Friday, January 06, 2006

Tis the Season for Divorce

Well, divorce is all over the news lately. And for good reason - as pointed out by MIsForMalevolent January is the peak month for divorce.

I do some work with a local agency that is available to parents who would like to try and have a more amicable divorce. It is not a true "collaborative divorce" program as has been described by the media lately. The parties are not represented by their own respective lawyers - though there is always an available attorney to answer points of law. The crux of the program is learning based - understanding how divorce affects children and then the parents go into an unbinding mediation session where they try to come to a resolution on custody. While we will help them to dissolve all of their marital property if they can do so quickly and without much rancor - primarily we deal with issues involving the children.

The success rate of this program is very high but there is a pretty rigid screening process so only those who truly desire to cooperate but are impeded by hurt feelings, etc are accepted. It is almost entirely volunteer - including the advising attorneys and the court approved mediators.

The "traffic" of the agency pretty much dies in December. People become involved in the holidays and often wait to break the news to their spouse after they "get through the holidays." Often their reasoning for this is to not ruin the children's holiday.

But in January we get slammed. It seems the calls start on New Years Day and things don't get back to normal levels until mid February or so. Every year it is this way and we have to turn away even qualified couples due to lack of resources.

So this is a depressingly busy time for me. And for a lot of other people as well.

Soldiers' divorce rates up


Among enlisted soldiers in the U.S. Army, there were 7,152 divorces in 2004, an increase of 28 percent over the previous year and 53 percent since 2000. Among Army officers, the rate of divorce jumped 78 percent between 2003 - the year the U.S. invaded Iraq - and 2004.

A total of 3,325 Army officers were divorced in 2004, more than three times the number that divorced in 2000. The increases are especially meaningful considering the overall number of enlisted military personnel has barely changed over the last five years.

Research has shown that around 20 percent of military marriages end in divorce within two years of one partner's going to war.

Divorce has lasting effects on happiness levels


A study published in the December 2005 issue of Psychological Science shows that divorce leaves a lasting effect on one's satisfaction levels. A person's happiness level drops as she or he approaches divorce and gradually rebounds over time. But the level of satisfaction does not return to baseline (the level of satisfaction felt prior to the divorce).

Putting the children first


For years the national divorce rate has fluctuated between 45 and 50 percent, on the source. Wyoming's divorce rate is 44 percent higher than the national average, according to a national vital statistics report.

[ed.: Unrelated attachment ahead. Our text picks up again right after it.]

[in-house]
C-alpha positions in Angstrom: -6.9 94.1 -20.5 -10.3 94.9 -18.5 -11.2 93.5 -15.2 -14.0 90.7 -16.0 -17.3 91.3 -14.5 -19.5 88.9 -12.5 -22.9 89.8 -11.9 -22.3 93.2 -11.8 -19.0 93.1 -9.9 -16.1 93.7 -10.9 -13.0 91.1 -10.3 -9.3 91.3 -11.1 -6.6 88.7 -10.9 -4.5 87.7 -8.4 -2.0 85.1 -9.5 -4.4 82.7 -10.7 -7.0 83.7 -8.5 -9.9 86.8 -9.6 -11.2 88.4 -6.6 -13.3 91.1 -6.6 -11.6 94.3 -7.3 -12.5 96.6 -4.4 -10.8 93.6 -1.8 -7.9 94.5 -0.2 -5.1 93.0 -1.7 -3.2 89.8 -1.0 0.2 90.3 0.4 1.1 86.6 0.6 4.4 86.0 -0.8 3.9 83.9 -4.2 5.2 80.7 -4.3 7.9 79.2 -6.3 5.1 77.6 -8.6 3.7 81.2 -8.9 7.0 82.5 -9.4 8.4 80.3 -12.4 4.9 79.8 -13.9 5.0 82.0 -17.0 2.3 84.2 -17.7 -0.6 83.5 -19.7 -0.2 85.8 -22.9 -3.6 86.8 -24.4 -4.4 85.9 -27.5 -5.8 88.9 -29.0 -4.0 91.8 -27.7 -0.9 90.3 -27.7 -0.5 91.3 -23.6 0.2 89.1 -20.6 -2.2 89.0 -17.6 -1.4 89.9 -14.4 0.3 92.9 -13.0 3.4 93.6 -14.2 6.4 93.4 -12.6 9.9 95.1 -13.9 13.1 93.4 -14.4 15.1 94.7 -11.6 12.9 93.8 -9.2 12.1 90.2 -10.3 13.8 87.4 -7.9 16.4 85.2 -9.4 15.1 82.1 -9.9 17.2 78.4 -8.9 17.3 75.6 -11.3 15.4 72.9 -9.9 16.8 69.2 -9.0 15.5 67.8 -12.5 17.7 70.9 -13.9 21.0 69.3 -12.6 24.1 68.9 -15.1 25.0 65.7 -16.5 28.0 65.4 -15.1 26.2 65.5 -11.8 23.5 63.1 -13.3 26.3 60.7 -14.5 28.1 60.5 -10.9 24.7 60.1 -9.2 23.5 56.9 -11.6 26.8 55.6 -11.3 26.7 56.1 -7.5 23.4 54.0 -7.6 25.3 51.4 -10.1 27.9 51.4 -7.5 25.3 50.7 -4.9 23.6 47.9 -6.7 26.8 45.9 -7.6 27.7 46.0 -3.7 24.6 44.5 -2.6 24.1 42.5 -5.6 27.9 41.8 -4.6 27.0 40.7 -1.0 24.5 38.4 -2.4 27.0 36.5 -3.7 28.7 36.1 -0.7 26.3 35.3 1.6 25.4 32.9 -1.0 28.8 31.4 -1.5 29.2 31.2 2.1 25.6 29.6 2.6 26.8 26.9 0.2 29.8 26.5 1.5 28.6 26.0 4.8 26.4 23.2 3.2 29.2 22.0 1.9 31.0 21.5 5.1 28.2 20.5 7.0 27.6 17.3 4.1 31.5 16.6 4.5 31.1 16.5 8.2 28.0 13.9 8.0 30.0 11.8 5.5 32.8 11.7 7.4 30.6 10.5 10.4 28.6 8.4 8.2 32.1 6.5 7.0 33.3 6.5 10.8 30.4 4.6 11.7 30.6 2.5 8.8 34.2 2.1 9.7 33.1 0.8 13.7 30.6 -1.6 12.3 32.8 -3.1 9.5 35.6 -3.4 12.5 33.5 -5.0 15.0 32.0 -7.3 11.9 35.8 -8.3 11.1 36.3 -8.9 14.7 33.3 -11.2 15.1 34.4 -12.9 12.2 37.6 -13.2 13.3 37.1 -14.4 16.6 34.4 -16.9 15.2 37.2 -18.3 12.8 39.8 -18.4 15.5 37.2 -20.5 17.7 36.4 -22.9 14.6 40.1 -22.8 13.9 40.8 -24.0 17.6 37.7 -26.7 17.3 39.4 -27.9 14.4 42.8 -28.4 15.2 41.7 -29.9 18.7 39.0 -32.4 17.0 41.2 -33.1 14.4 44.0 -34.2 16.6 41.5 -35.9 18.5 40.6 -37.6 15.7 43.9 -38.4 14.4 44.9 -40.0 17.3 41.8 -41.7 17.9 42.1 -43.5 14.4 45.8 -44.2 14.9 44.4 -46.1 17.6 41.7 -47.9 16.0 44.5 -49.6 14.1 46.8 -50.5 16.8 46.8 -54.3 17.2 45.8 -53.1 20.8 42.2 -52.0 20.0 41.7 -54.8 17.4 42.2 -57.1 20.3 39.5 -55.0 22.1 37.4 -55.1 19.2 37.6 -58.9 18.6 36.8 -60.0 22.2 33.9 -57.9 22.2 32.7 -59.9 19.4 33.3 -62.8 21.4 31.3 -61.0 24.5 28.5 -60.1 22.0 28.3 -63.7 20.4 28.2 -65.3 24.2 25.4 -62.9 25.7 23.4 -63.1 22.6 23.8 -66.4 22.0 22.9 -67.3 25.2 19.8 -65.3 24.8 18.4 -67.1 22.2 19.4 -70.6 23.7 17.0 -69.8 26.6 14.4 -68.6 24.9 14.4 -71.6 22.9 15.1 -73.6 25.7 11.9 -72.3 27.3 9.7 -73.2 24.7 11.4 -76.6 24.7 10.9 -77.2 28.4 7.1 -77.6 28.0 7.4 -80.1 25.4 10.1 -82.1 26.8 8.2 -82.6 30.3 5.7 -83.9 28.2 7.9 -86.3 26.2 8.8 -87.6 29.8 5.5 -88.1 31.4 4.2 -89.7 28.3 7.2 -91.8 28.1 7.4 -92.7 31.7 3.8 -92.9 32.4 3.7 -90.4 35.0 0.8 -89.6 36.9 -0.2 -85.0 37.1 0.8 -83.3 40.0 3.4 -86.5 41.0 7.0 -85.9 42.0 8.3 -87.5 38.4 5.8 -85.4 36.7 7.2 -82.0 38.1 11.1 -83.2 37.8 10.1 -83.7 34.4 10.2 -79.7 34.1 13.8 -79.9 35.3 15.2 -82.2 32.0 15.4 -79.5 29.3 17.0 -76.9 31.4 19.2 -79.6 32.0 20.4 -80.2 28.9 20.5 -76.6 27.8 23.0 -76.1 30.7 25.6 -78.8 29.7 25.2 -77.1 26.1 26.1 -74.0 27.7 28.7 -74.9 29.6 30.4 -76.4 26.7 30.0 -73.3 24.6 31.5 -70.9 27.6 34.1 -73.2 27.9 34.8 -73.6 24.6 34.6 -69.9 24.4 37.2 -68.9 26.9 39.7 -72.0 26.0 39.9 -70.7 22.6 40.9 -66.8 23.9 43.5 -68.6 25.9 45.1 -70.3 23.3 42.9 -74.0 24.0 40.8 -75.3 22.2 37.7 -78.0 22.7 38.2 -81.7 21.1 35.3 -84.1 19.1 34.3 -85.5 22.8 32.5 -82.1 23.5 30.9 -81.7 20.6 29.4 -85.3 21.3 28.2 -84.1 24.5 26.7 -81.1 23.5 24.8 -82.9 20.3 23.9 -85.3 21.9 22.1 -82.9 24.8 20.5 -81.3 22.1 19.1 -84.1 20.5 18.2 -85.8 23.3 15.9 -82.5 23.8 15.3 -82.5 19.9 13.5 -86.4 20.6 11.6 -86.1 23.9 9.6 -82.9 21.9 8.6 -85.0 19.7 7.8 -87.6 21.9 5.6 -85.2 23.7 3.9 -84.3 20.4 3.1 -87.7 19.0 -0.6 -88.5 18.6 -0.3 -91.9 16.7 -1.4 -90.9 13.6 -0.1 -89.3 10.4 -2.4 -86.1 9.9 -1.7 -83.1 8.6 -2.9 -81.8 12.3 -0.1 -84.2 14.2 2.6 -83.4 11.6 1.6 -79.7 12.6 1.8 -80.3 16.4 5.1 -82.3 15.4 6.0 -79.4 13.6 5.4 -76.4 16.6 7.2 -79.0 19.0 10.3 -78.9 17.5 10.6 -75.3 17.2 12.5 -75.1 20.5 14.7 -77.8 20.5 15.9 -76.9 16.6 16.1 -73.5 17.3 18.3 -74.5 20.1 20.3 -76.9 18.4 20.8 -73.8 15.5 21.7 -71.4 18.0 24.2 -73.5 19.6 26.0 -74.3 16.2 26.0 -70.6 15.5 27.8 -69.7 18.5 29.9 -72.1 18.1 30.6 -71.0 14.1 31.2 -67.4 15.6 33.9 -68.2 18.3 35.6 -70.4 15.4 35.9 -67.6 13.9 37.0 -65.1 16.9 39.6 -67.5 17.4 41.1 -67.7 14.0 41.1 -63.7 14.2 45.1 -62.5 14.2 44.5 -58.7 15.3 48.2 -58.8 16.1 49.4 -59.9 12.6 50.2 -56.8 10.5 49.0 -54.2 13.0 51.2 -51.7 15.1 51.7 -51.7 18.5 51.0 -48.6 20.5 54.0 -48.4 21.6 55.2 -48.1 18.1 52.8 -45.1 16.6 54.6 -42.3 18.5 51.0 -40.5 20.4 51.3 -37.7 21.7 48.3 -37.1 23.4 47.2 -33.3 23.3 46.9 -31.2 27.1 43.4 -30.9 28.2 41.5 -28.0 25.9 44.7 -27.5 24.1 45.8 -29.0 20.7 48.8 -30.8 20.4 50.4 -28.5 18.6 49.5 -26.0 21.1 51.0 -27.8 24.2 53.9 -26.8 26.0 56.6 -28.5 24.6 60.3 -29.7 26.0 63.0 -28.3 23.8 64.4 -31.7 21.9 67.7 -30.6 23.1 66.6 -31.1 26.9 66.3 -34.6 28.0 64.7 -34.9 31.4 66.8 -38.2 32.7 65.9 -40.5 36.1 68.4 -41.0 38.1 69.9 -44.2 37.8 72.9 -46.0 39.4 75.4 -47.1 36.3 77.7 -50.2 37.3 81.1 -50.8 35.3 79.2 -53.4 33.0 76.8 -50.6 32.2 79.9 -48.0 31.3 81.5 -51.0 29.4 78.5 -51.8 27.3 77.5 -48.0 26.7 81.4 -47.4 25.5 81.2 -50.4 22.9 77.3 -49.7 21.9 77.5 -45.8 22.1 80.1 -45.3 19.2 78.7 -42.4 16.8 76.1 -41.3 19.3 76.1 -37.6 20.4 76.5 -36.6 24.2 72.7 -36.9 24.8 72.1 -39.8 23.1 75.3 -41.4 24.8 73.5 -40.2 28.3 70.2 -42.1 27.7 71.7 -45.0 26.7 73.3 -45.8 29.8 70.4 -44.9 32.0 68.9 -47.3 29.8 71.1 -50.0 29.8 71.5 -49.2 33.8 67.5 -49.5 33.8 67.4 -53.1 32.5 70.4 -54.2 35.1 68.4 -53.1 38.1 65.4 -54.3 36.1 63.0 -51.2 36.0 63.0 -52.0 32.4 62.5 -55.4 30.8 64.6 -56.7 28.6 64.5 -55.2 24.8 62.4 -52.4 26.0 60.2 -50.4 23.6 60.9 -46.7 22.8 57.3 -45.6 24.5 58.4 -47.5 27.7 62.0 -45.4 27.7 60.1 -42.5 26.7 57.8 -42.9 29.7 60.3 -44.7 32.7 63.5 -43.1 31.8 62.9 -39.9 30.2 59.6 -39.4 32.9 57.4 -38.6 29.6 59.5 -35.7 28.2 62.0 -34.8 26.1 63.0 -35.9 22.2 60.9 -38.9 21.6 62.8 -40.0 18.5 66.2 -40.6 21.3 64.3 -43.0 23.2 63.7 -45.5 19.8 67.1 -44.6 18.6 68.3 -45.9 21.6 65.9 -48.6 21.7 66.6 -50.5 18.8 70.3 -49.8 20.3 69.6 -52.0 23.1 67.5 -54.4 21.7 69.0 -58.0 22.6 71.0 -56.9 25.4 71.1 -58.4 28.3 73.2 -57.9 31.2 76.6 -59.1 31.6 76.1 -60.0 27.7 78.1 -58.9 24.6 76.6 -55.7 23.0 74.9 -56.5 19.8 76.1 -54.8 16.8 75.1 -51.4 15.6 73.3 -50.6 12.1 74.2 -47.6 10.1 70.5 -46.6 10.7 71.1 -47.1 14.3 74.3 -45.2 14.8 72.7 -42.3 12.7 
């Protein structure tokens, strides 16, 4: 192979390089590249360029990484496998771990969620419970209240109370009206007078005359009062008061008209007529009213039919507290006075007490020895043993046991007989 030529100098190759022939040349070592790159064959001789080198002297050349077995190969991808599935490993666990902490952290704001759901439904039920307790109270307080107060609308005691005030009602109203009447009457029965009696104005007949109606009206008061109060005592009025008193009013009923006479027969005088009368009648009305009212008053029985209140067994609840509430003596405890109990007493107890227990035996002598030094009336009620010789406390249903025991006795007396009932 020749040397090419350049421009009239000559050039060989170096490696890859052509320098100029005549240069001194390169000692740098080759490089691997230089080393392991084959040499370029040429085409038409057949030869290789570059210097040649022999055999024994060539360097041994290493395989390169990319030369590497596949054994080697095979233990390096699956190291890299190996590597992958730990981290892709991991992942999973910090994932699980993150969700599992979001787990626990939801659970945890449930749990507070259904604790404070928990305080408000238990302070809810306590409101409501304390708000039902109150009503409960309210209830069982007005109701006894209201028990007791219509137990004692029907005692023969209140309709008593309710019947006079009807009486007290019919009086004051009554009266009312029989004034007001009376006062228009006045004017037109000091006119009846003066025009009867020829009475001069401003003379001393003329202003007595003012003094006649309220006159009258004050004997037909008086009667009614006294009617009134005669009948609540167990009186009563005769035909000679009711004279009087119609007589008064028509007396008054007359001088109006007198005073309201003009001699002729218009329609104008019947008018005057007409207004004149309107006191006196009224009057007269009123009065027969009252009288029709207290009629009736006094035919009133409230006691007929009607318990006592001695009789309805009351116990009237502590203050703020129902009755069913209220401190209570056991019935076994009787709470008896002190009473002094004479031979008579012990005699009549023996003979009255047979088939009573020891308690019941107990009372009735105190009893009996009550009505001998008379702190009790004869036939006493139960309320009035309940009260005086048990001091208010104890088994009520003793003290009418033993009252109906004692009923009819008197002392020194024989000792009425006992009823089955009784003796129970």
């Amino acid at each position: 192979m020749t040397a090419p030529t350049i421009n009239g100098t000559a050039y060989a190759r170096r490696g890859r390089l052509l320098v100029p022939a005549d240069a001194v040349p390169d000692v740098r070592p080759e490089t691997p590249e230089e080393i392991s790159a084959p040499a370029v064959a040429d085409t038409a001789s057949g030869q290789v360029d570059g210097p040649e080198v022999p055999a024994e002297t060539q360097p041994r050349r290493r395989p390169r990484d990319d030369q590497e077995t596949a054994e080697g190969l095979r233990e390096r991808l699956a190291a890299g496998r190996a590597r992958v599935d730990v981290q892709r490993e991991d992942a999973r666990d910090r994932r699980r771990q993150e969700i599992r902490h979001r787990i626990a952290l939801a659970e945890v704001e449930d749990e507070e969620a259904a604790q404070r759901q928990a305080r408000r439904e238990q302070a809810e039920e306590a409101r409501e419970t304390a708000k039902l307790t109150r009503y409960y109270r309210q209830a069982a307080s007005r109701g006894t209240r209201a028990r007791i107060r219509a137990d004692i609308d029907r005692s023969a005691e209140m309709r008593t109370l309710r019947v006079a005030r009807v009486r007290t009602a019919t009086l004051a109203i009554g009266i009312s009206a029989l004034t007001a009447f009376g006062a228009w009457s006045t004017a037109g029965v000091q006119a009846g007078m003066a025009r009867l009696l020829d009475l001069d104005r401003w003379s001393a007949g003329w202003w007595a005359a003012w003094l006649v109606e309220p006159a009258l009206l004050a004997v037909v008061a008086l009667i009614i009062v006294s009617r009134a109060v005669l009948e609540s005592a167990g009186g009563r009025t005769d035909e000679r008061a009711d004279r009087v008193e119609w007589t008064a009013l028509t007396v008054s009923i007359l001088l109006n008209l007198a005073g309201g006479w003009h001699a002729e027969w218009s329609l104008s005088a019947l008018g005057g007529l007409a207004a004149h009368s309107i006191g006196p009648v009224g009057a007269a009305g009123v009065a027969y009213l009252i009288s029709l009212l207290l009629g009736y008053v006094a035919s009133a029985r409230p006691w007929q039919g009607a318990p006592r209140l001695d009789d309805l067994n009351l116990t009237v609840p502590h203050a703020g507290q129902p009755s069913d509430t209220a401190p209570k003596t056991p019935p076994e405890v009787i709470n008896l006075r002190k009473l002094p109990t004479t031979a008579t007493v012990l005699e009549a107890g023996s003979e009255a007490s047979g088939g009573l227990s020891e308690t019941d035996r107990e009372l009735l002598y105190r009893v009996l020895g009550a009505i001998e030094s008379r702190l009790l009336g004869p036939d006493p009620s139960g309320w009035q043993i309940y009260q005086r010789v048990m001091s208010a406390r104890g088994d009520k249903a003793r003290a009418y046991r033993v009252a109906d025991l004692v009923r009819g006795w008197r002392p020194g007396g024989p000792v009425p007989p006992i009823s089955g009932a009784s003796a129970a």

Many of these separations involve children. In 2003 alone, nearly 2,500 Wyoming children were directly affected by their parents’ divorces.

The Wyoming Children's Access Network provides parent-education seminars for divorcing, separated and never-married parents. The one-time, 4-hour seminar is offered monthly in Cheyenne, Cody, Gillette, Jackson, Lander, Laramie, Rawlins, Rock Springs, Sheridan and Torrington.

The seminar provides information on the impact of parental conflict on children and teaches parents skills to help with the difficult transition. Grandparents, aunts, uncles, and other adults close to the children are welcome to attend as well.

A nominal fee is charged; based on need, the fee may be waived upon request. Pre-registration is required 24 hours in advance. Info: toll-free (866) 726-3700.

Colorado's Restriction of Protections Against Paternity Fraud


On New Year's Day the children and fathers of Colorado got a present courtesy of the state legislature. Effective January 1, a man's right to challenge his paternity of alleged offspring was restricted to the duration of the proceedings of a divorce, separation or child support action.

Once a final order is entered in that proceeding, a new state law says, the putative father is barred from presenting newly discovered evidence of non-paternity -- ever.

State Senate Bill 181, enacted in Colorado's 2005 legislative session, requires that any evidence from genetic testing of parent and child be introduced before the entry of final orders. The new law applies to divorce, child support establishment and enforcement and parentage.

"Women file over two-thirds of all divorces in America," said Richar' Farr, founder of the Internet radio station "And with the increasing number of cases constesting paternity across the nation, this action is simply another example how our elected officials are out of touch with the real needs of the people they are elected to serve. This law benefits no one but the state's treasury," Farr added.

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Blogger Teri said...

That sounds like a wonderful program! Can you share more about it?

I think collaborative co-parenting is great for people who feel the need for attorneys. For those willing to work together without attorneys, who can't get into a program like yours, there are free parenting plans at


2:43 AM  

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